To help their communities and keep the lights on, distilleries are getting creative during the pandemic.
Over the past decade, interest in craft cocktails and small-batch spirits has been a boon to the beverage sector and led to a wave of new distilleries. Even though many of these companies benefit from a retail arm, they have, like restaurants, had to rethink their business model and production.
In March, when COVID-19 first gripped the U.S., an unconventional opportunity presented itself. Demand for hand sanitizers exceeded supply, and distilleries quickly realized they could be part of the solution.
“We already had a lot of the equipment needed to make hand sanitizer, so we just gathered the rest of the equipment that we needed and began our journey into the world of hand sanitizer,” says Tyler Powell, marketing director for The Unknown Brewing Co. in Charlotte, North Carolina. “[Owner] Brad Shell really wanted to accomplish two things during this pandemic: He wanted to find a way to give back to our community, and he wanted to find a way to keep our employees employed.”
Although breweries aren’t usually outfitted with the supplies needed to make sanitizer, The Unknown had been developing a side distillery operation, The Wood & Grain Project, for about two years with its first product, a strawberry gin, slated to debut this summer. The team started with a batch of 700 hand sanitizers and as of mid-May had produced 13,500. The Unknown donated 1,000 to Atrium Health, the largest healthcare system in Charlotte. It also supplied local businesses with the product and hosted its own pop-up farmers market with hand sanitizer among the items for purchase.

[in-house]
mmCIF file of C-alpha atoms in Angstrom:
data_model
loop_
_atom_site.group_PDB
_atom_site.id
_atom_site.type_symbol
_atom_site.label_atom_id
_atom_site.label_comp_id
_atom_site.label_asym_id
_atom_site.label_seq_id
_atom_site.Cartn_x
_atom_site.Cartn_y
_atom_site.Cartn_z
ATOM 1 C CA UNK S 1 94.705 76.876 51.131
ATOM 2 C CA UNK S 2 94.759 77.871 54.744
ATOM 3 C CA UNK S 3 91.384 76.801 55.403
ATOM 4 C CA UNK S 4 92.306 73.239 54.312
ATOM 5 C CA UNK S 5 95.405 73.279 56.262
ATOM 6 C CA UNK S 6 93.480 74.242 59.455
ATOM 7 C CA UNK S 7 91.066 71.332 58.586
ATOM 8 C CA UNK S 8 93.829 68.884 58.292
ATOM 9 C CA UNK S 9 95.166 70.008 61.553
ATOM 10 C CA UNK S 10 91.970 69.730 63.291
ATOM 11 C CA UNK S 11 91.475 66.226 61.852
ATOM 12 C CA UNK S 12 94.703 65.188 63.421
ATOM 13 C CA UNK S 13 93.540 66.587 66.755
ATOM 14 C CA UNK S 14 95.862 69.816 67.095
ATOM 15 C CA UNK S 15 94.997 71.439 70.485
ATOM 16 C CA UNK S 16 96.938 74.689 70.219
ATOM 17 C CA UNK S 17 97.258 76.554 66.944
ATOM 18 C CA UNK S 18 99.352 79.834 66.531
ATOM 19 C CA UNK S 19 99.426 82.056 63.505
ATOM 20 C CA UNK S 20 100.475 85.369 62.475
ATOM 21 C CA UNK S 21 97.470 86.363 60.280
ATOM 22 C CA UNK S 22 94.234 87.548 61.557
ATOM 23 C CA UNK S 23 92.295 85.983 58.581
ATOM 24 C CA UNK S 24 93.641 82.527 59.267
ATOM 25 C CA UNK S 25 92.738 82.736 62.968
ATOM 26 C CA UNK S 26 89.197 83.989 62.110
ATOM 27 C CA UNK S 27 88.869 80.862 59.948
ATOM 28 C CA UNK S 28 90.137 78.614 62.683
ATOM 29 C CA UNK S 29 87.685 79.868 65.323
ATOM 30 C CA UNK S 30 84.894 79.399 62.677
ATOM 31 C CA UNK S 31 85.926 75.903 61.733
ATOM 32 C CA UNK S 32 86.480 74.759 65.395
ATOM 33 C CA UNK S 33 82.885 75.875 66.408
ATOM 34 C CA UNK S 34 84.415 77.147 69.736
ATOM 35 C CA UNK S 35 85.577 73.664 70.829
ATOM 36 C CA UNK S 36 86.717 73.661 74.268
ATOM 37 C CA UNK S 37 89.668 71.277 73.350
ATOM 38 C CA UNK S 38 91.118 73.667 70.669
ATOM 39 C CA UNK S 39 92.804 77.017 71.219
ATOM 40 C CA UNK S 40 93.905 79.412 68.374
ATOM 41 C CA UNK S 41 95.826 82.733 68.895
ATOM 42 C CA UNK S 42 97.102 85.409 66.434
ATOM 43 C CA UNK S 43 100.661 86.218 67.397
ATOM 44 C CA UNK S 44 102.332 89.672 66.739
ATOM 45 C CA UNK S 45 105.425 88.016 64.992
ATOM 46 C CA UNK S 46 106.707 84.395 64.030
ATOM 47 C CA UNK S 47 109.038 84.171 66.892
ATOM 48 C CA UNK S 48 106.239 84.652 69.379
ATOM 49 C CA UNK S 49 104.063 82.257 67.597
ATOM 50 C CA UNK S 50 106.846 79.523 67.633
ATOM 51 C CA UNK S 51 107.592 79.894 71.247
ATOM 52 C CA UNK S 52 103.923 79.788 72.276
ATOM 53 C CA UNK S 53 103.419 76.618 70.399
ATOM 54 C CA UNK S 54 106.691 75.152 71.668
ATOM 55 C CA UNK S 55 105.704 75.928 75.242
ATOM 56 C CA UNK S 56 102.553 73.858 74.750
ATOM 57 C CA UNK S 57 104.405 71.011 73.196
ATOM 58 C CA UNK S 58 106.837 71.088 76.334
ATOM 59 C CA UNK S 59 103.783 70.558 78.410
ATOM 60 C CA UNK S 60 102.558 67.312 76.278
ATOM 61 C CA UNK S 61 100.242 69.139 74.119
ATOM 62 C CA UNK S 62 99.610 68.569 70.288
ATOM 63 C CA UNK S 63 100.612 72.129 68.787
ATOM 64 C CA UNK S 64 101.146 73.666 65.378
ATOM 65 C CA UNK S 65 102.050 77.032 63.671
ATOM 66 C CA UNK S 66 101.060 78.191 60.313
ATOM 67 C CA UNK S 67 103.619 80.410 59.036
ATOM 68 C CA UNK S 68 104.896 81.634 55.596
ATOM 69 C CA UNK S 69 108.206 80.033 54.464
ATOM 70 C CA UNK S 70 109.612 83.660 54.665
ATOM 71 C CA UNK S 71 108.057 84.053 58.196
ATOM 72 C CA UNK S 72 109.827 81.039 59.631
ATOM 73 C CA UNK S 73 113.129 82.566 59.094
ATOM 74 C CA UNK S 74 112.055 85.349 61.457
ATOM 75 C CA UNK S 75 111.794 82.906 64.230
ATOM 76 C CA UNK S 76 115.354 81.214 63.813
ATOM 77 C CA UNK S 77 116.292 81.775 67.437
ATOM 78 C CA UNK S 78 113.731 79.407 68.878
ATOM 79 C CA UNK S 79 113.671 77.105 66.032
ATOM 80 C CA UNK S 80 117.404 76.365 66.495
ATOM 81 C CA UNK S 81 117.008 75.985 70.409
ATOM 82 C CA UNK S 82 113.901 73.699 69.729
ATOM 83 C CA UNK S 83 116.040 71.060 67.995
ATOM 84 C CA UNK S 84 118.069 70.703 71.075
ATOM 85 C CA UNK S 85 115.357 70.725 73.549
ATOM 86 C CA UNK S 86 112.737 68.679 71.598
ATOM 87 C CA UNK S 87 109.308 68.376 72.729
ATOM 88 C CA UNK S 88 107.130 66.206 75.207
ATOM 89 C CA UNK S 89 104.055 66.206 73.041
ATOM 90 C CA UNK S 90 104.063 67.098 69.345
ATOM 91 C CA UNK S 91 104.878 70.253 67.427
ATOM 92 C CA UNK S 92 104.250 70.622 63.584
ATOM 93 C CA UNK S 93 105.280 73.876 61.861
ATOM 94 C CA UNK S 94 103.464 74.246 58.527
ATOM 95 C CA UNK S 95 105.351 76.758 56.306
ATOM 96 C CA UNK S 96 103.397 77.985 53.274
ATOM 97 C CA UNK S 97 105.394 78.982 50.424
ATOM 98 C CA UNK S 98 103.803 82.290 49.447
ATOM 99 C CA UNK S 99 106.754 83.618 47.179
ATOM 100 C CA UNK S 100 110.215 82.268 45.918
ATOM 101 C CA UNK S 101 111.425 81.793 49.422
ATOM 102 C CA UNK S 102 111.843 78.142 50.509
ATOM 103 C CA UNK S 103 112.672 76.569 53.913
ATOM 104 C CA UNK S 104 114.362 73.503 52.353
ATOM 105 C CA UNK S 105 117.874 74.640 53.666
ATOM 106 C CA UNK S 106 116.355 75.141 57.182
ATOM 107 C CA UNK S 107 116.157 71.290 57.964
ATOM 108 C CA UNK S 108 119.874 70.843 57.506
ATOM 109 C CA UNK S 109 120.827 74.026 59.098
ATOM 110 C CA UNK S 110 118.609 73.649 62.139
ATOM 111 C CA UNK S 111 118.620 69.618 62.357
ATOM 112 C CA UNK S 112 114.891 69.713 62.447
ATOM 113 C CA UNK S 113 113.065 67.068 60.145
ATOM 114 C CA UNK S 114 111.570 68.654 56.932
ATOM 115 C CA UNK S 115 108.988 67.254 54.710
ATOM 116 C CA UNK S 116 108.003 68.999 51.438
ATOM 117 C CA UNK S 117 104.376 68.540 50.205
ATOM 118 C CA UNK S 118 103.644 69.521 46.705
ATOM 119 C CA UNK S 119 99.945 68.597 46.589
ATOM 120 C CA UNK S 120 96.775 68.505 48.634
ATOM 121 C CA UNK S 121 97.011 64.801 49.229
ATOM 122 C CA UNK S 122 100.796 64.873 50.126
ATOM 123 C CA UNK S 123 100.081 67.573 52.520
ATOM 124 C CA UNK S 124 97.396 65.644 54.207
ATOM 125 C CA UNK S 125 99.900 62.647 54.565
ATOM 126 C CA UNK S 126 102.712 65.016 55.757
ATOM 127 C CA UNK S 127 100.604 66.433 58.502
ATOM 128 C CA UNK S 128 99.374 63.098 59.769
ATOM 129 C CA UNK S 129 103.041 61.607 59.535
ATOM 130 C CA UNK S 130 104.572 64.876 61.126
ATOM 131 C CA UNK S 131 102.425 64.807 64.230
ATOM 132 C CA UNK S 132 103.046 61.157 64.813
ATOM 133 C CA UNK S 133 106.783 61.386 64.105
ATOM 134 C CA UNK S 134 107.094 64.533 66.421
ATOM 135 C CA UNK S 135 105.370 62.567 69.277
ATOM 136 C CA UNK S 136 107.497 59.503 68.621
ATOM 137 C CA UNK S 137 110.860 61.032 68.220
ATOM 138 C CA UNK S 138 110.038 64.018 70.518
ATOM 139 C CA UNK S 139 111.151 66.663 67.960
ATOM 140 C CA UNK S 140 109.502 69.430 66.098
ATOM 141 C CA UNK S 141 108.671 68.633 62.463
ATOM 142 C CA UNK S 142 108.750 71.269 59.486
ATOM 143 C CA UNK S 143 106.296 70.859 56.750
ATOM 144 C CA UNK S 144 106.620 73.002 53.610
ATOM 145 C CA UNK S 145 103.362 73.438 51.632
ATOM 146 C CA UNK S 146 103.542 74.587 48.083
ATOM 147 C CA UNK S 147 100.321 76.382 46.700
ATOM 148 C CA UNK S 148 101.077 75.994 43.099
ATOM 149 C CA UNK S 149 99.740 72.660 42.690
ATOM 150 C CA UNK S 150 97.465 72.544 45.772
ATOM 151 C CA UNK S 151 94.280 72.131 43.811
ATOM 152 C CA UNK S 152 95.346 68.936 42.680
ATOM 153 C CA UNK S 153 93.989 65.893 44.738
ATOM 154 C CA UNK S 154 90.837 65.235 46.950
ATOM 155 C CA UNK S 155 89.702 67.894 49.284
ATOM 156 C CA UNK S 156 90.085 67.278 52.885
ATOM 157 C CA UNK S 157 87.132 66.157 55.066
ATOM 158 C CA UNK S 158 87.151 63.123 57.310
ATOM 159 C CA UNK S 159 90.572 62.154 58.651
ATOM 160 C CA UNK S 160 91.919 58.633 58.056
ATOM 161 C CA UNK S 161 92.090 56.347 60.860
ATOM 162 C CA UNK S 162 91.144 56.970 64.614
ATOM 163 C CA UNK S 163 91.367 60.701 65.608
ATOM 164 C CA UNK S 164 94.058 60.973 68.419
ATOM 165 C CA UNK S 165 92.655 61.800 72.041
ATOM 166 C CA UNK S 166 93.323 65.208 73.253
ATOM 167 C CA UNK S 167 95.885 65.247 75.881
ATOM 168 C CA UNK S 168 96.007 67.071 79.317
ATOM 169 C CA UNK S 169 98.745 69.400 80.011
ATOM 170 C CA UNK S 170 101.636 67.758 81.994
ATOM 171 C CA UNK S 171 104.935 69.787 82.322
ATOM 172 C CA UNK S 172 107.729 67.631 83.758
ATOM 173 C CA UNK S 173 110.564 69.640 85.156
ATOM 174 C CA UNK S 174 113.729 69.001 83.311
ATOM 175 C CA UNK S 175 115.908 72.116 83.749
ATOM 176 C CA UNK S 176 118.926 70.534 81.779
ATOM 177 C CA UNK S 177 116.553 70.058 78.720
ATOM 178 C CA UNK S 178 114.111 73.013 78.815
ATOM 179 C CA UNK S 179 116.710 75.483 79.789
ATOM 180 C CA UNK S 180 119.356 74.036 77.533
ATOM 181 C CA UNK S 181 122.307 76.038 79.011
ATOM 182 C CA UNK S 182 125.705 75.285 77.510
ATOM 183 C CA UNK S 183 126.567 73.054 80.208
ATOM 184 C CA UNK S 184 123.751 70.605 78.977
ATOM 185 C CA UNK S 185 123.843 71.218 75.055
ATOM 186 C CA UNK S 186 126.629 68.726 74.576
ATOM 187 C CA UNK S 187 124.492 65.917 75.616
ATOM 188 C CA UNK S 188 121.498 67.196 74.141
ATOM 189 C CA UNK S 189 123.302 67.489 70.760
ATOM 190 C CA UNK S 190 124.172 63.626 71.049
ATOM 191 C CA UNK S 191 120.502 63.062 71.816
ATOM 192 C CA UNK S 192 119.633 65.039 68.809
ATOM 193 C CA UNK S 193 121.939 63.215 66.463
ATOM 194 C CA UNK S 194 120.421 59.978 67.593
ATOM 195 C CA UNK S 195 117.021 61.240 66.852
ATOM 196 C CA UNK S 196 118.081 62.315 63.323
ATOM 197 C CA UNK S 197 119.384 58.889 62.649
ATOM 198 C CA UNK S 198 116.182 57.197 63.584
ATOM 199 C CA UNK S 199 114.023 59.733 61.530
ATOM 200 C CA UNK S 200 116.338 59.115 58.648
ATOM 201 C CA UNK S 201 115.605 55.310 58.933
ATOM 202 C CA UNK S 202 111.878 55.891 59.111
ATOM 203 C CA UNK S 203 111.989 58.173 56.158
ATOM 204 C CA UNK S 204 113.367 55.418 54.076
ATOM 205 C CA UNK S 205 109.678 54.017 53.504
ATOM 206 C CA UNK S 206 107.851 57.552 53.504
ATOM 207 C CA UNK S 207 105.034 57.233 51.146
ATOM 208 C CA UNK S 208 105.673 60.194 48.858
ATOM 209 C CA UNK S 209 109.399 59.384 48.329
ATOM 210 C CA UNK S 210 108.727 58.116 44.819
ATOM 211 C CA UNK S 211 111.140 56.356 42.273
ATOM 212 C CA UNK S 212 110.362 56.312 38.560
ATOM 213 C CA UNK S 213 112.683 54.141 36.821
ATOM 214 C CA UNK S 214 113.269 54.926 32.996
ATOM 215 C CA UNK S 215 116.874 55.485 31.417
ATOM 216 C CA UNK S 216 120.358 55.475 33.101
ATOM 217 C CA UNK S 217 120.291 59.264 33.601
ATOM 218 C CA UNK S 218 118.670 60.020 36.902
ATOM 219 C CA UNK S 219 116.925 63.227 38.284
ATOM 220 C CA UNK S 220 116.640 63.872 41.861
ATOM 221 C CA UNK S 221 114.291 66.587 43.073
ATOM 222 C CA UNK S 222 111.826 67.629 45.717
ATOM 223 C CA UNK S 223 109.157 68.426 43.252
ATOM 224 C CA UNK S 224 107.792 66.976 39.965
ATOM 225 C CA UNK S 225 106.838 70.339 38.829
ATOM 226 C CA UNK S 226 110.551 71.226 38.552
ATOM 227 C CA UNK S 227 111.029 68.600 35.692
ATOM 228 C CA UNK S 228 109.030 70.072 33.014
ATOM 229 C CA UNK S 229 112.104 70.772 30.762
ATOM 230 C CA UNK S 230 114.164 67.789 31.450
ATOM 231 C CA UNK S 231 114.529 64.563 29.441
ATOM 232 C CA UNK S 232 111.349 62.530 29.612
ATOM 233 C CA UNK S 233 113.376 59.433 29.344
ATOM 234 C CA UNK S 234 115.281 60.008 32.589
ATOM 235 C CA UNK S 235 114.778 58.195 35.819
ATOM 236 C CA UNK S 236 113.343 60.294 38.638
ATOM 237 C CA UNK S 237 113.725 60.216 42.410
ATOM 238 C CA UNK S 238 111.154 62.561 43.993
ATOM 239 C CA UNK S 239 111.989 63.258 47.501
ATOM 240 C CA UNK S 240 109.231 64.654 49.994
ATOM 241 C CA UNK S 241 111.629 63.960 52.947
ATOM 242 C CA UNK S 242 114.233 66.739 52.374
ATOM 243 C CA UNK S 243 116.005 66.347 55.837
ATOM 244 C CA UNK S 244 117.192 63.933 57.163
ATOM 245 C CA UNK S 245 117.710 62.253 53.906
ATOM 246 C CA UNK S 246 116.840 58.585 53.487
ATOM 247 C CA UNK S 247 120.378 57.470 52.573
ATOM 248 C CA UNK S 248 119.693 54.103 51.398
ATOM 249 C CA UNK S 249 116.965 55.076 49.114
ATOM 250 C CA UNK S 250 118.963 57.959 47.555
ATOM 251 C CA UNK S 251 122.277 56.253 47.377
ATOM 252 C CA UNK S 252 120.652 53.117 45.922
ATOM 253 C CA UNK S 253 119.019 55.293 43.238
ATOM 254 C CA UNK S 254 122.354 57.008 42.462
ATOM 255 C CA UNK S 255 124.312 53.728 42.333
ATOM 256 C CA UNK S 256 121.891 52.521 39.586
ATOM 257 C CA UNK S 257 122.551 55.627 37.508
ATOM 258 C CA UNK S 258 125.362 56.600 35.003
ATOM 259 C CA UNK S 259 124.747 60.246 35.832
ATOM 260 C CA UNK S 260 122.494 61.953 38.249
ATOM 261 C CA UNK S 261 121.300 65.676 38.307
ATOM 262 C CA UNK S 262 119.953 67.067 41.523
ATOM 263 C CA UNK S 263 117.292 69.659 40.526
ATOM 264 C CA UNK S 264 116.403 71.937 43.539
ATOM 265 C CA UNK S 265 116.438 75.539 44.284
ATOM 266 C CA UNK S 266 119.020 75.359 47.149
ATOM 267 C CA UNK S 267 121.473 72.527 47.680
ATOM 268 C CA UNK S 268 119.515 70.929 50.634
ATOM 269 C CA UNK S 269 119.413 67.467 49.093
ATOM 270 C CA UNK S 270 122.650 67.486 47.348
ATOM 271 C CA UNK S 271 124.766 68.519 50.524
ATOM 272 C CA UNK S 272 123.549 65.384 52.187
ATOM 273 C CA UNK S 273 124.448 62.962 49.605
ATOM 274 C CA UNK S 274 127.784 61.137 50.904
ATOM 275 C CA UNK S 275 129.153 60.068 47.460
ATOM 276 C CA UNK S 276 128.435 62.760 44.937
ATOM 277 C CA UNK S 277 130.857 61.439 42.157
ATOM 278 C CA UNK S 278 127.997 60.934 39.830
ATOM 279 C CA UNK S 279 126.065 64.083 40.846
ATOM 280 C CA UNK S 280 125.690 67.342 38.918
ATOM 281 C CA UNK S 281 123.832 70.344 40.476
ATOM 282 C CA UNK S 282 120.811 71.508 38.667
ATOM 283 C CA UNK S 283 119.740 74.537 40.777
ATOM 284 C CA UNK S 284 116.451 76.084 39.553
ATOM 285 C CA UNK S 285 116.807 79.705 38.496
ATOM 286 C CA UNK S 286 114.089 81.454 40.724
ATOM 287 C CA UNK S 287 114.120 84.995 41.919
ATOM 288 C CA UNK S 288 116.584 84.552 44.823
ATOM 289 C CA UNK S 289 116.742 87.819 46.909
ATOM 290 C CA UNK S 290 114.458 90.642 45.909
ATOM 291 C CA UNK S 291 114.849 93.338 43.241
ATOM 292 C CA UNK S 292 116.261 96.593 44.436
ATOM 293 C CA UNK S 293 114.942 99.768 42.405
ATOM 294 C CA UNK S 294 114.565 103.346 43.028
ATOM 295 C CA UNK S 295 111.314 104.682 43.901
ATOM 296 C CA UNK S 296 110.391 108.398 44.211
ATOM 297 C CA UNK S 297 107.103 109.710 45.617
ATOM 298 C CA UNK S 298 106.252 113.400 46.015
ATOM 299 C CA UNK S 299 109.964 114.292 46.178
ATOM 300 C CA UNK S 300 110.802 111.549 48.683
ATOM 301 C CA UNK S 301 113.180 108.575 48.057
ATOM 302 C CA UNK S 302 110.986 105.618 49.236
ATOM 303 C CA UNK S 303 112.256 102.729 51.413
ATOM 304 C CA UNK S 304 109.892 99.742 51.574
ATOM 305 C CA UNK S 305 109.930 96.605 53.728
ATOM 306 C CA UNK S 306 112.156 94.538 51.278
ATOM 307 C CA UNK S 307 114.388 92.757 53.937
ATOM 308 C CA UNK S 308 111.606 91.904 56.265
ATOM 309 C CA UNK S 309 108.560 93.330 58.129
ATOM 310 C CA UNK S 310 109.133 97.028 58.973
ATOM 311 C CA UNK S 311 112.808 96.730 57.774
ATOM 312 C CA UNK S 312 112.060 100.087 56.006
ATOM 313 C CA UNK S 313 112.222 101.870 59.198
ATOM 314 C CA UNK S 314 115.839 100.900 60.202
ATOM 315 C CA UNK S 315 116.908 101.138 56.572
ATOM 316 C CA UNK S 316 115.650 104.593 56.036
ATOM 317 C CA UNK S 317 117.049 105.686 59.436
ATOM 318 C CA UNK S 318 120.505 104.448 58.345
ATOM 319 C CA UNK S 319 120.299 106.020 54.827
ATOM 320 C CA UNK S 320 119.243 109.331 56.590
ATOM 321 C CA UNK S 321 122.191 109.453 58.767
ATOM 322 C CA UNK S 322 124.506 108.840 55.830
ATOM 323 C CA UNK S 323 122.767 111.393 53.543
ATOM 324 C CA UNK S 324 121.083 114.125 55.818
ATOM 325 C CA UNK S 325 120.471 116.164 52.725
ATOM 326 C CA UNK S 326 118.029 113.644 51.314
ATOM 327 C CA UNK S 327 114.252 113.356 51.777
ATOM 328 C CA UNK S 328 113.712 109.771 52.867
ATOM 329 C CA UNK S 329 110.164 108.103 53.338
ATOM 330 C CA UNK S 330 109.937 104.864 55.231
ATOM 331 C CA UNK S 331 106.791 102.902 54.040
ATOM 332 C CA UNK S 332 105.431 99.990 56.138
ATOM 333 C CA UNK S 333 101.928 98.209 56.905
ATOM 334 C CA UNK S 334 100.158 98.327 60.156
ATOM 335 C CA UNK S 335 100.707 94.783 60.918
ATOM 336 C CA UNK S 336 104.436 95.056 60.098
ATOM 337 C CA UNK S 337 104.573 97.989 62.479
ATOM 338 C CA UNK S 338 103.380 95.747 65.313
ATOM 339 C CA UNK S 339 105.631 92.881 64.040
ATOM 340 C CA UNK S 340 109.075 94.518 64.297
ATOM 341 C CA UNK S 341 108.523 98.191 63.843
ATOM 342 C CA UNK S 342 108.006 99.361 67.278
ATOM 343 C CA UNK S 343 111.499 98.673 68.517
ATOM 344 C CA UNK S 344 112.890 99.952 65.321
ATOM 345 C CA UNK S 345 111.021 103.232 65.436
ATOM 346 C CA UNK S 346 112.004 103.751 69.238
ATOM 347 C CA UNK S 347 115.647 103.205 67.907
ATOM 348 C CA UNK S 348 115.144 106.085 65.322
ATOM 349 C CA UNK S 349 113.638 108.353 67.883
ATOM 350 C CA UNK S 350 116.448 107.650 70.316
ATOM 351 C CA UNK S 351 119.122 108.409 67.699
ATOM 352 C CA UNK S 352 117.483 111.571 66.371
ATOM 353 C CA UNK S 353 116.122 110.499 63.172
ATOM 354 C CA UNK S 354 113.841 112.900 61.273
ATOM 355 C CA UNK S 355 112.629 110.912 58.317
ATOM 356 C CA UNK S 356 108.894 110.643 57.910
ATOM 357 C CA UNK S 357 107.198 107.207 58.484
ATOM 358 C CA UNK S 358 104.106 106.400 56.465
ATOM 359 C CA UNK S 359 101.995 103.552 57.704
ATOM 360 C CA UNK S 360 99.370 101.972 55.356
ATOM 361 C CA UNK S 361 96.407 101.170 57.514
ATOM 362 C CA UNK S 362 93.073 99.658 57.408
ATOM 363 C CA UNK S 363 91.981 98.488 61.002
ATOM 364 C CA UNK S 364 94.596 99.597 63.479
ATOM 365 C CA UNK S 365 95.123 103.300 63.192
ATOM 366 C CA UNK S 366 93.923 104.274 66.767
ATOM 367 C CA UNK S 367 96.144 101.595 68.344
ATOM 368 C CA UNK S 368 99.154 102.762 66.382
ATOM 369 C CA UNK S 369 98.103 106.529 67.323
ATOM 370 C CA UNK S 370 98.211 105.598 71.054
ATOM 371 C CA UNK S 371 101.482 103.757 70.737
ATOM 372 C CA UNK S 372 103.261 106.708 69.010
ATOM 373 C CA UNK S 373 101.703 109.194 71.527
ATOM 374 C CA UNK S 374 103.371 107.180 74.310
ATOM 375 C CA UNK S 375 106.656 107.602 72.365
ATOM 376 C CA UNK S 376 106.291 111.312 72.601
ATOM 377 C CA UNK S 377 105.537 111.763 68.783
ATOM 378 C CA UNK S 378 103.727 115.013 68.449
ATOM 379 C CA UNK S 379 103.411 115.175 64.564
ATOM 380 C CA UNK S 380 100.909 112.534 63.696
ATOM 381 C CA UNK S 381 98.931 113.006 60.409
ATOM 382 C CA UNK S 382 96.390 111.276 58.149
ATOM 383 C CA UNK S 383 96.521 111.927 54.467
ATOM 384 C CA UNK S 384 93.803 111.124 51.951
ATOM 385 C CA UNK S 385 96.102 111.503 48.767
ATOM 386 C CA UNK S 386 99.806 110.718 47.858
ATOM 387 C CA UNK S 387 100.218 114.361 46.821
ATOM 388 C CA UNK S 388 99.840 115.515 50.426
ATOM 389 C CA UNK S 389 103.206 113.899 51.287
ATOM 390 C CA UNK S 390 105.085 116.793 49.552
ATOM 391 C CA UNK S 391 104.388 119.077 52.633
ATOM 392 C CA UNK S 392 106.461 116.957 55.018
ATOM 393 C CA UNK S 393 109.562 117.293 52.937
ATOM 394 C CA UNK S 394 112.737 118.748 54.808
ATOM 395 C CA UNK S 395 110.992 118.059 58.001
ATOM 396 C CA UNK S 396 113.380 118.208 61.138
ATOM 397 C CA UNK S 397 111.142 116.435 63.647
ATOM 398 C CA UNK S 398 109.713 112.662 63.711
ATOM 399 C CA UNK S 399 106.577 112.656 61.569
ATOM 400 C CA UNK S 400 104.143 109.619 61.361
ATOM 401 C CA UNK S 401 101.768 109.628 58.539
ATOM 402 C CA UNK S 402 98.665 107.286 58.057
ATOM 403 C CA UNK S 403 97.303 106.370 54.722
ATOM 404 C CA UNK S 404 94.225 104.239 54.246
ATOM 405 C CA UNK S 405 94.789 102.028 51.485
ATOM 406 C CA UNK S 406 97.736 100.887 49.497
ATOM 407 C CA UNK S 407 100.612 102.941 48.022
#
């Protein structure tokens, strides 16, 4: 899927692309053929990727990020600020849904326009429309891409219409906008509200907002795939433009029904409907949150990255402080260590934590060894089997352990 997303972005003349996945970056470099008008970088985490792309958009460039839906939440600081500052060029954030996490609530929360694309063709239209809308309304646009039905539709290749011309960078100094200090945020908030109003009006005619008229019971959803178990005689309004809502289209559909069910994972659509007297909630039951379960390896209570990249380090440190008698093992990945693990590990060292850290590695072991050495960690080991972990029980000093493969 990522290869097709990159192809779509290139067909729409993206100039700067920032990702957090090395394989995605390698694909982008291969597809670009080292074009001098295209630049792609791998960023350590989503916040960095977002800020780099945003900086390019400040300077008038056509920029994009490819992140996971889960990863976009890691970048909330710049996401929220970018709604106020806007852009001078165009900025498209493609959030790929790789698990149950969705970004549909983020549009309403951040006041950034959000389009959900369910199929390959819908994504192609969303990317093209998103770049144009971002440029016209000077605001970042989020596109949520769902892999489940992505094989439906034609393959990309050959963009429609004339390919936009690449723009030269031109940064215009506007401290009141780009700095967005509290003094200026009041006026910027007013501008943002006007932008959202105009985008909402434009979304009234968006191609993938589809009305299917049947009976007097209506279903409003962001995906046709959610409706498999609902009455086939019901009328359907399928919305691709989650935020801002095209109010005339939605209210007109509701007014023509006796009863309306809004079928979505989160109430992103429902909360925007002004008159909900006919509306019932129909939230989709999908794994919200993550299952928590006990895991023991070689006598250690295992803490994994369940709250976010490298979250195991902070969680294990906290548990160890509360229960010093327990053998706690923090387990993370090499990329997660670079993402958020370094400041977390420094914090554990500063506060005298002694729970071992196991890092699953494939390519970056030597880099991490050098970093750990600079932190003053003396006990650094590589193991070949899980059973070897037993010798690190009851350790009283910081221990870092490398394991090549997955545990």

Like The Unknown, many of the beverage producers that have pivoted to hand sanitizer are taking a multi-pronged approach in disseminating the product to hospitals and healthcare systems, consumers, and other businesses. Striking the right balance between donations and sales is a key consideration in keeping the operation financially sustainable.
“As the pandemic hit, we saw that our brewpub/restaurant business was going to take a huge hit. In an effort to keep our doors open, we were able to pivot our distillery portion of the business to sell hand sanitizer,” says Amelia Emr, head of operations for The Vanguard Brewpub & Distillery in Hampton, Virginia. “We had always planned to maintain a balance between bulk healthcare orders and consumer sales. We wanted to make sure we had enough hand sanitizer to sell through the restaurant, therefore keeping some restaurant employee jobs in place.”
Being both a brewpub and a distillery also helped The Vanguard adapt to regulations and dine-in bans brought on by the pandemic. Even though its patio didn’t reopen until mid-May and its dining room until early June, The Vanguard continued selling its spirits, beers, and pub fare (via takeout) throughout the crisis. Having so many irons in the fire meant it could retain a relatively robust workforce while also pulling from multiple revenue streams.